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It is exceedingly difficult to define the meaning of the word nation, with regard to the sense in which it is generally used, because everything depends upon whether the sense is political or ethnographic.

We often hear of the Belgian nation, of the British nation, of the American nation, of the Jewish nation. And yet in each case the word really means a different thing.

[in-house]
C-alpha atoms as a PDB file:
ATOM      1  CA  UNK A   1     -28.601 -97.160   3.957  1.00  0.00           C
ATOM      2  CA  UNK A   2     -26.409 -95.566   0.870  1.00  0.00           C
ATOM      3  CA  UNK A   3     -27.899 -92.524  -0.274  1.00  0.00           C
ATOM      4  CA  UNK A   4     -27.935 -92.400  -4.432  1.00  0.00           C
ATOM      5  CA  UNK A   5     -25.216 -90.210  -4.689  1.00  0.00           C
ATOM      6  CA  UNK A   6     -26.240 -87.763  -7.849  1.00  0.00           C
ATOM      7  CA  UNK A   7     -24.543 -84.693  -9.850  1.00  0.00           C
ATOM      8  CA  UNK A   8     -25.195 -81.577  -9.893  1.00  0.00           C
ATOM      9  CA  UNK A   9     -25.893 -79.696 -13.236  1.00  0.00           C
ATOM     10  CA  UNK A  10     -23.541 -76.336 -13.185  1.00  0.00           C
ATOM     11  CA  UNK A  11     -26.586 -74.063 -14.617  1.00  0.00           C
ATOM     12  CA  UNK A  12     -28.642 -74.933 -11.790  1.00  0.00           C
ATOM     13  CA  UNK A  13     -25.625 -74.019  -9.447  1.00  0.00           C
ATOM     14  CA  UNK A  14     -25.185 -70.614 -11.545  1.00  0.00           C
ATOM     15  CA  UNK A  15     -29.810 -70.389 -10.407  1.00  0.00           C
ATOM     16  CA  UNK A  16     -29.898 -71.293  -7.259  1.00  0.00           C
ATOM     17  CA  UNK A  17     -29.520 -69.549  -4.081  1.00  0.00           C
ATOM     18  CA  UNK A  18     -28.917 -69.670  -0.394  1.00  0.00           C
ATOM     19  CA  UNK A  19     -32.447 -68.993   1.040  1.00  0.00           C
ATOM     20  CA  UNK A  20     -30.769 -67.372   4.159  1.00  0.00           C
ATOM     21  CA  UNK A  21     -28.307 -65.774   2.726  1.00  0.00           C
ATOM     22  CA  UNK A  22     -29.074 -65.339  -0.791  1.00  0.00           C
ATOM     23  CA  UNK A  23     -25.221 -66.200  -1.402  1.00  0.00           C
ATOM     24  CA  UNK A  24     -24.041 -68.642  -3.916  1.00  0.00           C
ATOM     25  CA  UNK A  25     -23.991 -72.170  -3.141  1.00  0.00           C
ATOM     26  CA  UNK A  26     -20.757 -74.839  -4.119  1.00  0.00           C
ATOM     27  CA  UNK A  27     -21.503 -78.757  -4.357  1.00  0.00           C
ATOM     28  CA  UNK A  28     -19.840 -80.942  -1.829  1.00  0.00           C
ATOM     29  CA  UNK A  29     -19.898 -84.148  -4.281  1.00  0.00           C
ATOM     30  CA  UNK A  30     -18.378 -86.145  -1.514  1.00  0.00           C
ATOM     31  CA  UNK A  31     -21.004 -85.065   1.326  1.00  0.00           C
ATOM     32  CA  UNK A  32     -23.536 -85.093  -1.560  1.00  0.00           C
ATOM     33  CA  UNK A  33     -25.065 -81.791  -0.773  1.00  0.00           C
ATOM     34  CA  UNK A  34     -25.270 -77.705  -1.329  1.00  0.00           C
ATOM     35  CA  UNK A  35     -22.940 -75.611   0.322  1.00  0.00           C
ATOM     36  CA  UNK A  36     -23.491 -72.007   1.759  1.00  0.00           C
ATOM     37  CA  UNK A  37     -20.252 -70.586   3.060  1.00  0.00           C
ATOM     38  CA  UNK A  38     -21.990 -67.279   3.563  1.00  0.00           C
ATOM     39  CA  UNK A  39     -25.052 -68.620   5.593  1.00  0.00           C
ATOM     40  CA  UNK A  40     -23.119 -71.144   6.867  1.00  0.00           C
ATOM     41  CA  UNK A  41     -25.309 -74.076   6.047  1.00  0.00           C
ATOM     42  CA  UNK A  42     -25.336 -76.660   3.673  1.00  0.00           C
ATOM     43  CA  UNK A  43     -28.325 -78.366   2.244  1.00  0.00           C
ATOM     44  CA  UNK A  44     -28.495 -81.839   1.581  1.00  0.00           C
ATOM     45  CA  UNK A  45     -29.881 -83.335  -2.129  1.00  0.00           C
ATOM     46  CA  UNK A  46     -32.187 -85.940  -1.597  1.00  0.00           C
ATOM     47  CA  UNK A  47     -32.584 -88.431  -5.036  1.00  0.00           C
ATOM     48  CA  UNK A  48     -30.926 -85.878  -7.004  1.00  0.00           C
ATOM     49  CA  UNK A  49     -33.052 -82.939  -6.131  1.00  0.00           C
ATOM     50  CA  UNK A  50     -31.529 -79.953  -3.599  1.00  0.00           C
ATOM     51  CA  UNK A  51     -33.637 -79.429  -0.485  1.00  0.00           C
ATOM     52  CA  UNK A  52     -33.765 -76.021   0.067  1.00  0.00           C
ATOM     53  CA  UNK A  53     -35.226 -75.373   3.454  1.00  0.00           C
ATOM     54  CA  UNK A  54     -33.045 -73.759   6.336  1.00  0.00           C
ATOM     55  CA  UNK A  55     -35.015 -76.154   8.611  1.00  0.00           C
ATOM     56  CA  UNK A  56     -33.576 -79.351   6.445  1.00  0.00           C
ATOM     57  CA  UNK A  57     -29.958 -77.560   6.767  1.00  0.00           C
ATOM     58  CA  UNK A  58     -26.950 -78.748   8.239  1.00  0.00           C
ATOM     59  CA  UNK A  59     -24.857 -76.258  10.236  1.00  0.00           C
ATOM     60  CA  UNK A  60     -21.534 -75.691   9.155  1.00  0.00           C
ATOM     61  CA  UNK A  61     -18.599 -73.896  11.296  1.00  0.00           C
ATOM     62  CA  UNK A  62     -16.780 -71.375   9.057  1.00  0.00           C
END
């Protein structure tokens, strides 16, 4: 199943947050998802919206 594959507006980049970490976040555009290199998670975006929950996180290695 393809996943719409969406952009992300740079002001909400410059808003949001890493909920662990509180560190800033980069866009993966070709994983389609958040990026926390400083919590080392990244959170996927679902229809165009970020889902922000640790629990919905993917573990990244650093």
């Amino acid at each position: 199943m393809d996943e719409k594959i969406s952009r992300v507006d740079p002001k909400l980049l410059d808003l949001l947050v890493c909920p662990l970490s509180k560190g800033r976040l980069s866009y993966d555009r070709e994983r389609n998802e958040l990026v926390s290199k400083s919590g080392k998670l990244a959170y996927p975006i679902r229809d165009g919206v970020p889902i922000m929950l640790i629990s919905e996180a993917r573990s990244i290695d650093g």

The Belgian nation consists, roughly, of two entirely different peoples, the Flemish, whose native tongue is Dutch, and the Walloons, whose native tongue is a very ancient Romance dialect. The Flemish are a Teutonic race, the Walloons are of Gallic descent. They are, therefore, in race, in language and in character, entirely different. They have, however, the Roman Catholic faith in common. They were united into one State by the Congress of Paris in 1831. None of the two races can be said to have subjected the other in any way. Instead of the one having forced its language upon the other, they have adopted French largely as their common language. although